This will provide a comfortable seating position, enabling you to reduce the strain on your legs and energy consumption.

2- Large Tires

Most of the top mountain bikes will give you 27.5-inch tires or 29-inch ones when you are riding your bike.

One of the great things about a mountain bike is that these large tires provide plenty of clearance for the bike. The clearance also means that you can overcome certain obstacles that other bikes, besides touring bikes cannot.

I should also mention that I only got two punctures whilst doing the trail. This proves that a mountain bike can provide stable and durable tires, which do not need as much maintenance as many of the other bikes.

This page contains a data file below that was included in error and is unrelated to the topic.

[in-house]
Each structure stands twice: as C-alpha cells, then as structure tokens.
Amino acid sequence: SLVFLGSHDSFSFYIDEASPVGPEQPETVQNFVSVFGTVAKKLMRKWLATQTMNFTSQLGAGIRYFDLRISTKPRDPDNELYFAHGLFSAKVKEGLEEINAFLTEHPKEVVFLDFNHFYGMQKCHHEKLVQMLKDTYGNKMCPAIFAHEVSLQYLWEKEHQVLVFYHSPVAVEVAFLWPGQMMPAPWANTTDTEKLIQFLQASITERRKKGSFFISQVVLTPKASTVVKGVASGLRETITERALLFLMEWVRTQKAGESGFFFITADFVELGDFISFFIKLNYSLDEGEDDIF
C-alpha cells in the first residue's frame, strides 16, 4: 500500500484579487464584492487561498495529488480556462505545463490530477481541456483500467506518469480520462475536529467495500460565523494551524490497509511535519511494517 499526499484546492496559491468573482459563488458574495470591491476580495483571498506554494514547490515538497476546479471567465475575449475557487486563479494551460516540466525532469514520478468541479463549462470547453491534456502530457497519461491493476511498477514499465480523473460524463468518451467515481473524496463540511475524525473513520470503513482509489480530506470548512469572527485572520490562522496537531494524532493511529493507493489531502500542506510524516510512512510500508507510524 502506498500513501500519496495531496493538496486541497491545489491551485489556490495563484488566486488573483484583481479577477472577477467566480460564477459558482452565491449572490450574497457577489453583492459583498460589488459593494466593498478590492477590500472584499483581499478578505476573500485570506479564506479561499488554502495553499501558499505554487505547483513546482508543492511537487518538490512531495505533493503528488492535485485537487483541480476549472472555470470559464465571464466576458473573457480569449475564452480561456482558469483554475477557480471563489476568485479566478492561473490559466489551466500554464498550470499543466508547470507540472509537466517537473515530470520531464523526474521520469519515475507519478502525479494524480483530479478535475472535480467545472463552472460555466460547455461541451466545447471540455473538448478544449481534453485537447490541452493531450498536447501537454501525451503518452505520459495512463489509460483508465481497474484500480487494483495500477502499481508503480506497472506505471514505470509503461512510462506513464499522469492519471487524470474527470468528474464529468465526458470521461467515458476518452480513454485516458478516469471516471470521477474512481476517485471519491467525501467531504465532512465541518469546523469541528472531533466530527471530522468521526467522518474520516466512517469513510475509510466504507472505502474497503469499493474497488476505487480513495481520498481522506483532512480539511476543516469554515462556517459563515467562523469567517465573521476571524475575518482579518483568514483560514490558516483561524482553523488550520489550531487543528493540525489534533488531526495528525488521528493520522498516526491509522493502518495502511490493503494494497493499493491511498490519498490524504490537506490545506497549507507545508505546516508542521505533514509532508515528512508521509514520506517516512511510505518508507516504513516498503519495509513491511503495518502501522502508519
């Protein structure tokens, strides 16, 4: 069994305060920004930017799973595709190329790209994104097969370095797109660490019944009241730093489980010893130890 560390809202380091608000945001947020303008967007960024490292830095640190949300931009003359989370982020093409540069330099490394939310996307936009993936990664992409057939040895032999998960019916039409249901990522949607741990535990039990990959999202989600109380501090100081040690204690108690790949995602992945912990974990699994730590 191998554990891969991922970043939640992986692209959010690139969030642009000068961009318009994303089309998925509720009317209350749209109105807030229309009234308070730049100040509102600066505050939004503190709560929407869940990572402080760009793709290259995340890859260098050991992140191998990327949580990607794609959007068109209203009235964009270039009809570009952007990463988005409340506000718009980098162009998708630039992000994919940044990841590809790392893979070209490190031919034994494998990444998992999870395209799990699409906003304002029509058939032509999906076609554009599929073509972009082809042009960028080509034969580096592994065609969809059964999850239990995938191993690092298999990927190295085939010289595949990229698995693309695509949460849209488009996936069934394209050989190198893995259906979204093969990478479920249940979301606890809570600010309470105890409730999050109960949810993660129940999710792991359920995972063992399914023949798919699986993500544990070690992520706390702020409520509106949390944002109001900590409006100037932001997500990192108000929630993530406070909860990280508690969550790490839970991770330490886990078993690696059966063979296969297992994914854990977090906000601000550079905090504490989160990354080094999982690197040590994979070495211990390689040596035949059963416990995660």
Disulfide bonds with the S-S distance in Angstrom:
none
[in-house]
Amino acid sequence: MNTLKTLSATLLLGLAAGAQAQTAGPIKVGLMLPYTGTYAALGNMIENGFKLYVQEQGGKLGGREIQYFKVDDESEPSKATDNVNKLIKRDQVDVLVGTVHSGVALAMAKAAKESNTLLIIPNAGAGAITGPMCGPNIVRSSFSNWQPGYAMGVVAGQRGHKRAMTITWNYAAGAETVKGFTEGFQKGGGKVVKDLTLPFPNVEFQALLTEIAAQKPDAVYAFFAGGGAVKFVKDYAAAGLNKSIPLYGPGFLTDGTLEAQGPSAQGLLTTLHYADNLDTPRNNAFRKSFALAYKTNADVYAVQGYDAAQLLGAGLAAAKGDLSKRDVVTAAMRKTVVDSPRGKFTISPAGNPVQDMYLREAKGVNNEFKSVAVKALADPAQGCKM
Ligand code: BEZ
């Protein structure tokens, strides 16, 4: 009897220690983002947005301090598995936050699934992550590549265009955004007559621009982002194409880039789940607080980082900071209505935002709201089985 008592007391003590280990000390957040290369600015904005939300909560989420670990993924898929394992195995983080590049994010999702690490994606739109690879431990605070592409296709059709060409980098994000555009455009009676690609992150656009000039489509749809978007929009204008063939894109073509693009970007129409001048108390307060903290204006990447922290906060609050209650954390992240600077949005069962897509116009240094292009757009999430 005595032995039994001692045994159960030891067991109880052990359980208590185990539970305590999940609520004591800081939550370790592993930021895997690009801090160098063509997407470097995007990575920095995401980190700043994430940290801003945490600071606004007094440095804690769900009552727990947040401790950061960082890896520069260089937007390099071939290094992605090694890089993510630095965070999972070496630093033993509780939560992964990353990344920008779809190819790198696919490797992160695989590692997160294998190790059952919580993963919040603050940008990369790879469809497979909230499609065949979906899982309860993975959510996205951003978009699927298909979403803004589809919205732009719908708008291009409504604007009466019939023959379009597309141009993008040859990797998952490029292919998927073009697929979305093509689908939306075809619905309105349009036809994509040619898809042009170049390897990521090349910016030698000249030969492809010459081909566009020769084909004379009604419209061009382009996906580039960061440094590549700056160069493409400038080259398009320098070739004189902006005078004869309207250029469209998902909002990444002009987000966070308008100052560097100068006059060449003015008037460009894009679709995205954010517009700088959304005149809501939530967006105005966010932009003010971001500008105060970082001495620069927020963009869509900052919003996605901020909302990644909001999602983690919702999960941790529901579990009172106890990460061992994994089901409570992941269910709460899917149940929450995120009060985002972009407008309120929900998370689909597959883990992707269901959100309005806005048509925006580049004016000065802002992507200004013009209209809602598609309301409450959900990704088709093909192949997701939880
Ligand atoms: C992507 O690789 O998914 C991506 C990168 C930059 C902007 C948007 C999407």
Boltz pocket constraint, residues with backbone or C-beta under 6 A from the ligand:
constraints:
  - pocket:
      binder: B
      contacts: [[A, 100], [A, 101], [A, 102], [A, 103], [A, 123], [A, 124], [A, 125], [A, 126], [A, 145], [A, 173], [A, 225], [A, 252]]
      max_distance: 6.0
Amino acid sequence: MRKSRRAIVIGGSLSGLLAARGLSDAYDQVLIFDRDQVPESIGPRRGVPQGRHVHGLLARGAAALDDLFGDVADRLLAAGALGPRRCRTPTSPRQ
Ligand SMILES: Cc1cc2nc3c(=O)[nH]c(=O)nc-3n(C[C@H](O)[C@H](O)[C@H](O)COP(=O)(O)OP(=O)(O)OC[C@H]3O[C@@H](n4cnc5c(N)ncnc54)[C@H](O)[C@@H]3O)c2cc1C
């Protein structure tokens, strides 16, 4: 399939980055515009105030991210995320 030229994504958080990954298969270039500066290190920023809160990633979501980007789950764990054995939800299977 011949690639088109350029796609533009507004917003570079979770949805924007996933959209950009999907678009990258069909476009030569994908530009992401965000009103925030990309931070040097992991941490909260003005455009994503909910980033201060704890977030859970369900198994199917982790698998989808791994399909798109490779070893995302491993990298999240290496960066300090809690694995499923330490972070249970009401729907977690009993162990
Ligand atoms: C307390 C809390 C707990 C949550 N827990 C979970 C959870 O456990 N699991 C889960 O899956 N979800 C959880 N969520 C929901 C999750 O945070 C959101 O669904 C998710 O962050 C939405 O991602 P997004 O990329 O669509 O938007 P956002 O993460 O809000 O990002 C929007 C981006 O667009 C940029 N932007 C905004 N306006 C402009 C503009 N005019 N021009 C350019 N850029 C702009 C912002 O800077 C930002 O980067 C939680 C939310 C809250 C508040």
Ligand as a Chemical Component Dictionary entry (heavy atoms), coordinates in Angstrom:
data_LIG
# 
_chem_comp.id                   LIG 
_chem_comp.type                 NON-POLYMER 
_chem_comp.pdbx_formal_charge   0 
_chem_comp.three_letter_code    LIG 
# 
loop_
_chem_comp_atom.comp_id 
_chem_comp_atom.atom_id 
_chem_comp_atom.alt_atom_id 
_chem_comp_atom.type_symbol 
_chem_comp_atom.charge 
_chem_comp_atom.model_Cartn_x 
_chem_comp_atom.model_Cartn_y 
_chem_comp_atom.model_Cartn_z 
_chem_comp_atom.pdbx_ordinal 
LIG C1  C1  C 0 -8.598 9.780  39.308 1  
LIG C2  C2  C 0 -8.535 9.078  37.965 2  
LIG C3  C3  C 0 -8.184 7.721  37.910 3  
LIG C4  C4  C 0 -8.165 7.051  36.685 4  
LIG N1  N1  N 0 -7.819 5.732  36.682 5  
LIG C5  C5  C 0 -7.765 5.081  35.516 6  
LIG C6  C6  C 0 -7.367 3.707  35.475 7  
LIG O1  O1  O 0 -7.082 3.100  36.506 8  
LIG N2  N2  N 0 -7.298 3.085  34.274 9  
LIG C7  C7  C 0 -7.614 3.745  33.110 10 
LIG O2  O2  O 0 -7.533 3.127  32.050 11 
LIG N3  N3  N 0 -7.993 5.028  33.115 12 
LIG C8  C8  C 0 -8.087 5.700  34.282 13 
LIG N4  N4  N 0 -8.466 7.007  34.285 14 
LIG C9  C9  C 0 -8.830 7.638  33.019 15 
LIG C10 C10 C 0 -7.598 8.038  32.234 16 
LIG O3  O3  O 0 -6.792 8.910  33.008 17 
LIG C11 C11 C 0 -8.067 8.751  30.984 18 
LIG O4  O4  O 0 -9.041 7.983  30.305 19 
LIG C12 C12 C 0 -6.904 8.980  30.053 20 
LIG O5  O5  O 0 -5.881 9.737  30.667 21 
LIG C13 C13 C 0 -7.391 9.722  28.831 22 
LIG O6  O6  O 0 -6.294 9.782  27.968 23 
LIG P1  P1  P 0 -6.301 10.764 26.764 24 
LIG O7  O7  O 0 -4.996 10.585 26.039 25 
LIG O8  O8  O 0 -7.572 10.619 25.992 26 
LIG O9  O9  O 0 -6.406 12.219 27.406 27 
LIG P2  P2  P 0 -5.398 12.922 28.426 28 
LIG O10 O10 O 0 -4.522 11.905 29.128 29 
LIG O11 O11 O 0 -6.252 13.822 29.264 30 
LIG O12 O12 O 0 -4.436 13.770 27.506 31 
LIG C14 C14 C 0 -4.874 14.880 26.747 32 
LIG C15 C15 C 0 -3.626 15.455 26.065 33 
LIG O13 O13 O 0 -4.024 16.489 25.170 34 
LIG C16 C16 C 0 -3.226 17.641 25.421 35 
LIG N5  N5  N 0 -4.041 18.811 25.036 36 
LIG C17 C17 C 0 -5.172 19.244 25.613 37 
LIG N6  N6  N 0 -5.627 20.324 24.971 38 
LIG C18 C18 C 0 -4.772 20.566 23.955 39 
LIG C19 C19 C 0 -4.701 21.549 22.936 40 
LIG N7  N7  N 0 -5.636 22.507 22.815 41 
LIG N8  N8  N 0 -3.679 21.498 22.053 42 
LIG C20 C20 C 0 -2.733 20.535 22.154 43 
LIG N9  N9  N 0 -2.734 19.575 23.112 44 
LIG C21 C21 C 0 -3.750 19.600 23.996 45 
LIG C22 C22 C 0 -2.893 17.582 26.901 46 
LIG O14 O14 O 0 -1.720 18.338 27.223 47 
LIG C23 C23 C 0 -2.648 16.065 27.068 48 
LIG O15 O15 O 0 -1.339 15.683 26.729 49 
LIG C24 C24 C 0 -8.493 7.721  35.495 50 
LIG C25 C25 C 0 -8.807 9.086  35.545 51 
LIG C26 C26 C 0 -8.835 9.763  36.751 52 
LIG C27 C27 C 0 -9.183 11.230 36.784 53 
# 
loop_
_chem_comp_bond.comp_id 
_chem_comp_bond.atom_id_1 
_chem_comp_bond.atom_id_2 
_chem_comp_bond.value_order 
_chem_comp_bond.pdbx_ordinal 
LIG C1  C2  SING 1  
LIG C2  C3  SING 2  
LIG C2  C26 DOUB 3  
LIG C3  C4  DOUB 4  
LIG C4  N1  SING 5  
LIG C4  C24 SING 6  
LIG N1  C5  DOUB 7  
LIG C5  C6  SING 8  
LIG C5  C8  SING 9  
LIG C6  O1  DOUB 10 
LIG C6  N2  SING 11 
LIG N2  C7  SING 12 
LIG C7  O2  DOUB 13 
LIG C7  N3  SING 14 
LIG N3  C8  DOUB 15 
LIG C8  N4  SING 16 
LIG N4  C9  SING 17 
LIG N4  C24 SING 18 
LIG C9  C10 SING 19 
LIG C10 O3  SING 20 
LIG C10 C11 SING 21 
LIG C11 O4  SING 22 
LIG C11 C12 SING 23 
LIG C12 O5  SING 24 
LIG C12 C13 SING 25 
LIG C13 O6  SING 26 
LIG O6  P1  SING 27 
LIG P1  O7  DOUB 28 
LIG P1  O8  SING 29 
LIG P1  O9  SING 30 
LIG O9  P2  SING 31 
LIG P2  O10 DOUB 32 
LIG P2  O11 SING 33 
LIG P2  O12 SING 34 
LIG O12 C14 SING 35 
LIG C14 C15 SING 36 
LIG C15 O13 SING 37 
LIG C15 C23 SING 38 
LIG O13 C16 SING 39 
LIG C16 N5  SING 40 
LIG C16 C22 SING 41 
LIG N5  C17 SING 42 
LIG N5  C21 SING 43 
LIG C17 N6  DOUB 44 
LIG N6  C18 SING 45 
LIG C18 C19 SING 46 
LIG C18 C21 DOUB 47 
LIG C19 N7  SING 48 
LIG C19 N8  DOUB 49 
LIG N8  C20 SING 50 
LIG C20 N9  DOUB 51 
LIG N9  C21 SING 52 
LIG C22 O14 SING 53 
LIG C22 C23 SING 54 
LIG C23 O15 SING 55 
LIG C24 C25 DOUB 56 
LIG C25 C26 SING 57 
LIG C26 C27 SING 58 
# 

Only dealing with two punctures is a blessing, and using my Bicycle Repair Bag & Bicycle Tire Pump, only took a few minutes to be back on the trail.

3- Flat Handlebars

Many other fancy bikes will have drop-bar handlebars or some unique shape to make them more competitive. Whilst you can find this on your traditional mountain bike, the most common bikes will have a standard flat bar. The great thing about these flat bars is that you can easily scale mountains, which improves climbing.

Having had the fortune of using the Ibis Rimpo V2 XT bike, which might not seem the best to many people, I also had the fortune of testing this bike.

Aside from having to pedal more when you compare it to the traditional mountain bike, it had all the features I could use to improve my overall performance on the trail.

4- Versatility

Whilst discussing the wheels, I already touched on versatility, but being versatile is one of the main reasons that a mountain bike works so well. Touring bikes are often designed for flatter surfaces; when you encounter steep sections, they can be difficult to climb. However, you will benefit from doing so at a lower cadence.